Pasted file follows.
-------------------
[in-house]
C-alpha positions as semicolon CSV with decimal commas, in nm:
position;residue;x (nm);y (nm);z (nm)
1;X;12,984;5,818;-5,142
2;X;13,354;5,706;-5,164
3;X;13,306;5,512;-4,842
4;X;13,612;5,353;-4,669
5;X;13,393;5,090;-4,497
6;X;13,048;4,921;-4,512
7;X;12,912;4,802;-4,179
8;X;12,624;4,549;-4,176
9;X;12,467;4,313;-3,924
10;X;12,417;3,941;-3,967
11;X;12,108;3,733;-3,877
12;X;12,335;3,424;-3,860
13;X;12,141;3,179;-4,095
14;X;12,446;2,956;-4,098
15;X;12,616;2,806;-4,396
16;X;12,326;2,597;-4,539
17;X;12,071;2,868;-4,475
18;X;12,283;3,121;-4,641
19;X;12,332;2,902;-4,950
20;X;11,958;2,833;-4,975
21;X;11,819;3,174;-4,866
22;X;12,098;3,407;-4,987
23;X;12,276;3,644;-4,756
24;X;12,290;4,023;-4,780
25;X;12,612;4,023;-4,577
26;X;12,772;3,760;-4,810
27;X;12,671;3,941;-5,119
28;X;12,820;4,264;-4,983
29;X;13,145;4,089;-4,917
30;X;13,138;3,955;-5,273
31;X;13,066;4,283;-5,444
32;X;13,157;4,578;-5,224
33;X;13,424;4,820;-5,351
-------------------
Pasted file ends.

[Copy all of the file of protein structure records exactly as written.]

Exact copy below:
[in-house]
C-alpha positions as semicolon CSV with decimal commas, in nm:
position;residue;x (nm);y (nm);z (nm)
1;X;12,984;5,818;-5,142
2;X;13,354;5,706;-5,164
3;X;13,306;5,512;-4,842
4;X;13,612;5,353;-4,669
5;X;13,393;5,090;-4,497
6;X;13,048;4,921;-4,512
7;X;12,912;4,802;-4,179
8;X;12,624;4,549;-4,176
9;X;12,467;4,313;-3,924
10;X;12,417;3,941;-3,967
11;X;12,108;3,733;-3,877
12;X;12,335;3,424;-3,860
13;X;12,141;3,179;-4,095
14;X;12,446;2,956;-4,098
15;X;12,616;2,806;-4,396
16;X;12,326;2,597;-4,539
17;X;12,071;2,868;-4,475
18;X;12,283;3,121;-4,641
19;X;12,332;2,902;-4,950
20;X;11,958;2,833;-4,975
21;X;11,819;3,174;-4,866
22;X;12,098;3,407;-4,987
23;X;12,276;3,644;-4,756
24;X;12,290;4,023;-4,780
25;X;12,612;4,023;-4,577
26;X;12,772;3,760;-4,810
27;X;12,671;3,941;-5,119
28;X;12,820;4,264;-4,983
29;X;13,145;4,089;-4,917
30;X;13,138;3,955;-5,273
31;X;13,066;4,283;-5,444
32;X;13,157;4,578;-5,224
33;X;13,424;4,820;-5,351